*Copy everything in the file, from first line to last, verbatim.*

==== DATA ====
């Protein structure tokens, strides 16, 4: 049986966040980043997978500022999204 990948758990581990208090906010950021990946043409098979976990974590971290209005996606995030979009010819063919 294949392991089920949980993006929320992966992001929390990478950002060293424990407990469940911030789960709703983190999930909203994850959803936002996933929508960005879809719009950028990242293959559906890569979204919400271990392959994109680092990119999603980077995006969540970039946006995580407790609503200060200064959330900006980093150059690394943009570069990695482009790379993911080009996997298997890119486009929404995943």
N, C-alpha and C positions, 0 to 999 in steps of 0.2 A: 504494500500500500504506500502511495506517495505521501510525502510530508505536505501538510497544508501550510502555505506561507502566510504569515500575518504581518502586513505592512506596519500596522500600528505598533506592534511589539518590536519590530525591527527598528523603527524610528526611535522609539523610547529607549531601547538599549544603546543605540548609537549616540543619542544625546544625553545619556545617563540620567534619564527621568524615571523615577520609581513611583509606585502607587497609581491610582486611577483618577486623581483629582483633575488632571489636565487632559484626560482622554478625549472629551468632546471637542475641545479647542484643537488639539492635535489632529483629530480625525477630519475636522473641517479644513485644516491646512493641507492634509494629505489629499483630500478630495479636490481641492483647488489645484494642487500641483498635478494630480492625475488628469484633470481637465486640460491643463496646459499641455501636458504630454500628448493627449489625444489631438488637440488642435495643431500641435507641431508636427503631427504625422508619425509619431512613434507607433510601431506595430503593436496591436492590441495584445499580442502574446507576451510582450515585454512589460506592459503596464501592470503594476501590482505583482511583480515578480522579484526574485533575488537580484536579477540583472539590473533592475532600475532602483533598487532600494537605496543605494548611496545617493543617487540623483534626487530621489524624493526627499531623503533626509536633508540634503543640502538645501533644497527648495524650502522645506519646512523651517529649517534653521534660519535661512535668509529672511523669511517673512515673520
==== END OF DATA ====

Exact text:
């Protein structure tokens, strides 16, 4: 049986966040980043997978500022999204 990948758990581990208090906010950021990946043409098979976990974590971290209005996606995030979009010819063919 294949392991089920949980993006929320992966992001929390990478950002060293424990407990469940911030789960709703983190999930909203994850959803936002996933929508960005879809719009950028990242293959559906890569979204919400271990392959994109680092990119999603980077995006969540970039946006995580407790609503200060200064959330900006980093150059690394943009570069990695482009790379993911080009996997298997890119486009929404995943």
N, C-alpha and C positions, 0 to 999 in steps of 0.2 A: 504494500500500500504506500502511495506517495505521501510525502510530508505536505501538510497544508501550510502555505506561507502566510504569515500575518504581518502586513505592512506596519500596522500600528505598533506592534511589539518590536519590530525591527527598528523603527524610528526611535522609539523610547529607549531601547538599549544603546543605540548609537549616540543619542544625546544625553545619556545617563540620567534619564527621568524615571523615577520609581513611583509606585502607587497609581491610582486611577483618577486623581483629582483633575488632571489636565487632559484626560482622554478625549472629551468632546471637542475641545479647542484643537488639539492635535489632529483629530480625525477630519475636522473641517479644513485644516491646512493641507492634509494629505489629499483630500478630495479636490481641492483647488489645484494642487500641483498635478494630480492625475488628469484633470481637465486640460491643463496646459499641455501636458504630454500628448493627449489625444489631438488637440488642435495643431500641435507641431508636427503631427504625422508619425509619431512613434507607433510601431506595430503593436496591436492590441495584445499580442502574446507576451510582450515585454512589460506592459503596464501592470503594476501590482505583482511583480515578480522579484526574485533575488537580484536579477540583472539590473533592475532600475532602483533598487532600494537605496543605494548611496545617493543617487540623483534626487530621489524624493526627499531623503533626509536633508540634503543640502538645501533644497527648495524650502522645506519646512523651517529649517534653521534660519535661512535668509529672511523669511517673512515673520